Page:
As my colleague from Avalon reminded me, the New Democrats voted against that.
When we look at connecting for families, the government announced that initiative in 2017 as part of innovations and skills. That helped bridge the digital divide for Canadian families that might have struggled to afford access to home Internet. Again, 14 Internet providers are voluntarily participating in the initiative by offering Internet service for $10 per month to eligible families that currently receive the maximum Canada child benefit. The program is being rolled out and close to 20,000 families are benefiting from the $10 a month Internet service. I believe well over 20,000 computers were ordered through the computers for school program.
I made reference at the beginning of my speech to MTS and when it was privatized in the province of Manitoba. One of the initiatives that this government authorized Innovation, Science and Economic Development in May 2016, through a GIC, denied Bell's petition to overturn the CRTC's decision to extend wholesale regulation to fibre home Internet services. This decision supported increased retail competition for higher speed Internet services. Average broadband and Internet prices offered by smaller service providers relying on wholesale regulations are up to 35% lower than those of the larger companies.
I think of the Innovation, Science and Economic Development fund. This affects the province of Manitoba, where the ISCD approved the transfer of the MTS spectrum licences to Bell and Xplornet Communications Inc. As part of the deal, Bell committed to spending $1 billion over the next five years to expand wire and wireless broadband networks to Manitoba. The deal also allowed Xplornet to expand into the mobile wireless market for the very first time.
That is a significant commitment. That commitment will see many communities having enhanced service for Internet. That is an initiative by working with MTS and Bell Canada, along with listening to other stakeholders. Manitobans will be better as a direct result of that.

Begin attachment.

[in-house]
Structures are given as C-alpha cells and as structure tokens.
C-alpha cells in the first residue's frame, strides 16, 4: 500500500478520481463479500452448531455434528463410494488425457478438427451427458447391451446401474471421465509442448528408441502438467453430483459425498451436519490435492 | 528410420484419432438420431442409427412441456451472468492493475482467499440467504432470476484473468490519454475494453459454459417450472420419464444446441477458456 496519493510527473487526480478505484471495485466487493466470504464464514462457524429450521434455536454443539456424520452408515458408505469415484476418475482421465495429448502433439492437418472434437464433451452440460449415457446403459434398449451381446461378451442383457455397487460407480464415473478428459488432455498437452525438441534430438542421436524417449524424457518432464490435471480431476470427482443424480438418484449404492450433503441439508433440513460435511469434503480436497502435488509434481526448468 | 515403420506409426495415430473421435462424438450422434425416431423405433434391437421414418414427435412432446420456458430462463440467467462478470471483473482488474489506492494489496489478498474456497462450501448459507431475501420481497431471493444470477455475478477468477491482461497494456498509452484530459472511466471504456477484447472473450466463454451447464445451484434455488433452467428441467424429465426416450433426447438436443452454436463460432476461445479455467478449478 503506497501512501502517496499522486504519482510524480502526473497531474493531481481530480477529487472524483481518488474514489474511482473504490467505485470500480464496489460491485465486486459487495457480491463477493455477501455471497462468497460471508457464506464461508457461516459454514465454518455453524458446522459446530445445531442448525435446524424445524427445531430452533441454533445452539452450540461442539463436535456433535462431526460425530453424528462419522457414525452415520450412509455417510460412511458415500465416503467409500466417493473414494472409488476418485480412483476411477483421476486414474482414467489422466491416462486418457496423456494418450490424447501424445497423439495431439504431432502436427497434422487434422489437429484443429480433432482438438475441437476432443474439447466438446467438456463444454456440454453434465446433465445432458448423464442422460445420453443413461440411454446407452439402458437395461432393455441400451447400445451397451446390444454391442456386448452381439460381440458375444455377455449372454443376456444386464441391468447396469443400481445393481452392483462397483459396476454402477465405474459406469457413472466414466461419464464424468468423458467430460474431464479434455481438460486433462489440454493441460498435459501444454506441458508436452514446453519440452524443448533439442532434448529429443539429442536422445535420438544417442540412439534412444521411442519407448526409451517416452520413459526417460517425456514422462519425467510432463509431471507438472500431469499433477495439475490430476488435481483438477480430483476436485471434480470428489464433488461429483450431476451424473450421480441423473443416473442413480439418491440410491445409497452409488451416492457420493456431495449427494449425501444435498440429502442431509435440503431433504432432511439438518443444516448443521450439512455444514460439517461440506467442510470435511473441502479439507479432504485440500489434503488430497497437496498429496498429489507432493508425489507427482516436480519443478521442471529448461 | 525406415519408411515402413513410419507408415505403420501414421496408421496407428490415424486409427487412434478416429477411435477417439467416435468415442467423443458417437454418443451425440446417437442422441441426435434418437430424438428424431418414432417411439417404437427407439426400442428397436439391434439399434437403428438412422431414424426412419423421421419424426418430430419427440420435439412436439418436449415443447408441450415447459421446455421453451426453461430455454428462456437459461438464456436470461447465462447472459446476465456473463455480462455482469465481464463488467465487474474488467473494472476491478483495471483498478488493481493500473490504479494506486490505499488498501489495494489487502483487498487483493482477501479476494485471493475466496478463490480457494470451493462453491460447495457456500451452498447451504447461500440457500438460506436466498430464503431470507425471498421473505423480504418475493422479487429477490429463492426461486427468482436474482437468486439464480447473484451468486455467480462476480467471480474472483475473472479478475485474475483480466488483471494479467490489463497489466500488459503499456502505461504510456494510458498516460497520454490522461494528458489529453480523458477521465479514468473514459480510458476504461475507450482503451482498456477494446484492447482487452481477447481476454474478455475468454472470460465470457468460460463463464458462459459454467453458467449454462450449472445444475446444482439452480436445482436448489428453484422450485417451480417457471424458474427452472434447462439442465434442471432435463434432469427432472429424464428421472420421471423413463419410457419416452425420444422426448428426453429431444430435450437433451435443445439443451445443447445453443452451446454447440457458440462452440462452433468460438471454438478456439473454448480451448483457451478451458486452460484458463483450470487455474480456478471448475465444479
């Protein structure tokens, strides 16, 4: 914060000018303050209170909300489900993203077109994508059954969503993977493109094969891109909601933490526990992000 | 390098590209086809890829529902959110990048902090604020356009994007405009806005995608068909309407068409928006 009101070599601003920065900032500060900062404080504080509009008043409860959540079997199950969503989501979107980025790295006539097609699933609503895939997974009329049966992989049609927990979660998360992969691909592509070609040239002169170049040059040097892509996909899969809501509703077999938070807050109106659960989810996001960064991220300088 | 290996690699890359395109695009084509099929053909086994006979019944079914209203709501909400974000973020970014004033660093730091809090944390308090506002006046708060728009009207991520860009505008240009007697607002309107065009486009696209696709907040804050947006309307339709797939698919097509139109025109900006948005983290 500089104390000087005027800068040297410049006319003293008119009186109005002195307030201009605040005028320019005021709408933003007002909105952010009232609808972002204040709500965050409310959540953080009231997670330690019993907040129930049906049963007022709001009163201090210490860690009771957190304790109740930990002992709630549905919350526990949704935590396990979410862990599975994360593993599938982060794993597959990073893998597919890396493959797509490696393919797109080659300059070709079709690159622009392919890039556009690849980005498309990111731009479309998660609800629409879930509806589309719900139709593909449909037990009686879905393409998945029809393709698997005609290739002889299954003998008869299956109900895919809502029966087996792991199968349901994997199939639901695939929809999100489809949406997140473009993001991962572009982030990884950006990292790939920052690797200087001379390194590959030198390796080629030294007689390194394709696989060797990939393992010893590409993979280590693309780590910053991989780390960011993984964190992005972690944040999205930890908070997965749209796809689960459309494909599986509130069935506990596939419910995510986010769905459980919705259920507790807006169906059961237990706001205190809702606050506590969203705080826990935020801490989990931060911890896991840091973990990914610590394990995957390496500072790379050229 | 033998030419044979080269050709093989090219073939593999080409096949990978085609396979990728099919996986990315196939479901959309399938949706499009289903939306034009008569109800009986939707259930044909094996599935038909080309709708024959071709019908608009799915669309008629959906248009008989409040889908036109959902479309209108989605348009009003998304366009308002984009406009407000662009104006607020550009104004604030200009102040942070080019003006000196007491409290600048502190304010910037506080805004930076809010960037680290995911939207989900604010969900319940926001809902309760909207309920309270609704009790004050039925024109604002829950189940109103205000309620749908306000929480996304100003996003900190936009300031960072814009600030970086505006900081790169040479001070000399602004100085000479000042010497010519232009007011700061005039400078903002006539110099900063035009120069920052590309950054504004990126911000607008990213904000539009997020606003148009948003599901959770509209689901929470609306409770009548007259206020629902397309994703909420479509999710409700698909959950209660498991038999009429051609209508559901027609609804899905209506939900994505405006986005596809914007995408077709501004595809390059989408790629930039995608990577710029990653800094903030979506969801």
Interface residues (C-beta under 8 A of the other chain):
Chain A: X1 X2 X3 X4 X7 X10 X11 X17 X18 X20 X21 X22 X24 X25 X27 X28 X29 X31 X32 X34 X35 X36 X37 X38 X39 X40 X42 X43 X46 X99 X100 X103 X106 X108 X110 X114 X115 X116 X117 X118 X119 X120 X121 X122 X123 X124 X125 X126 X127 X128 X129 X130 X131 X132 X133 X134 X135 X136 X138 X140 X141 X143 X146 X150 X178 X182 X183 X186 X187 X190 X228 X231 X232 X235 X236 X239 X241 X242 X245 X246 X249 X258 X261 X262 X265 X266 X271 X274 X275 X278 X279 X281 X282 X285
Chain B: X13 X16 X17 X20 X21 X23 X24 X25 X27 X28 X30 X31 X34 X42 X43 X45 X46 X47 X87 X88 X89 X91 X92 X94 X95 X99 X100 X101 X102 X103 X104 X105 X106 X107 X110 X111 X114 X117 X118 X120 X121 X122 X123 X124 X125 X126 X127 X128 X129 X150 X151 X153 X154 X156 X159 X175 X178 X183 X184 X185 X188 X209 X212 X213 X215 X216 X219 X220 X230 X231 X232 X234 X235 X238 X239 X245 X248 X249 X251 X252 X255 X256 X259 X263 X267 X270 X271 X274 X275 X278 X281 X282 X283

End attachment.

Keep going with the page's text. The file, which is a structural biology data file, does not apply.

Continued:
Whether it is for the Province of Manitoba or that initial $500 million allocated to ensure rural communities would get enhanced services over the coming years, this government is clearly demonstrating tangible actions.
I have been listening to the debate on spectrum and the revenues generated. My Conservative friend is somewhat right. When we talk about the revenue that has been generated through spectrum because of the demand for it, it makes sense to auction it. That is how people get their best price, unless of course one's intention is to nationalize. If that is what the intention of the New Democratic Party is then it should be honest with Canadians and make that statement. If it wants to forgo the billions of dollars in revenue and nationalize, then it should say that.
The revenues that were generated and came into Ottawa, no doubt have been spent on a wide variety of things like health care or other types of social services. It would be incredible to try to track every dollar. I suspect most of it, although I do not know it for a fact, came in the form of general revenue. We have general revenue come in and government money goes out.
When I think of that spectrum auction and the money coming in, that is where I agree with my New Democratic friends. The Stephen Harper Conservative Party did not serve Canadians well by not supporting Canada's infrastructure. Had it supported Canada's infrastructure in the same manner that we have as a government, we would have a much healthier competitive climate for our providers today. It would have had more rural Canadians or rural communities engaged. I agree that the Conservatives were bad on that. Through our budgetary measures, we have taken a number of initiatives to ensure our rural communities are more connected through Internet services than ever before.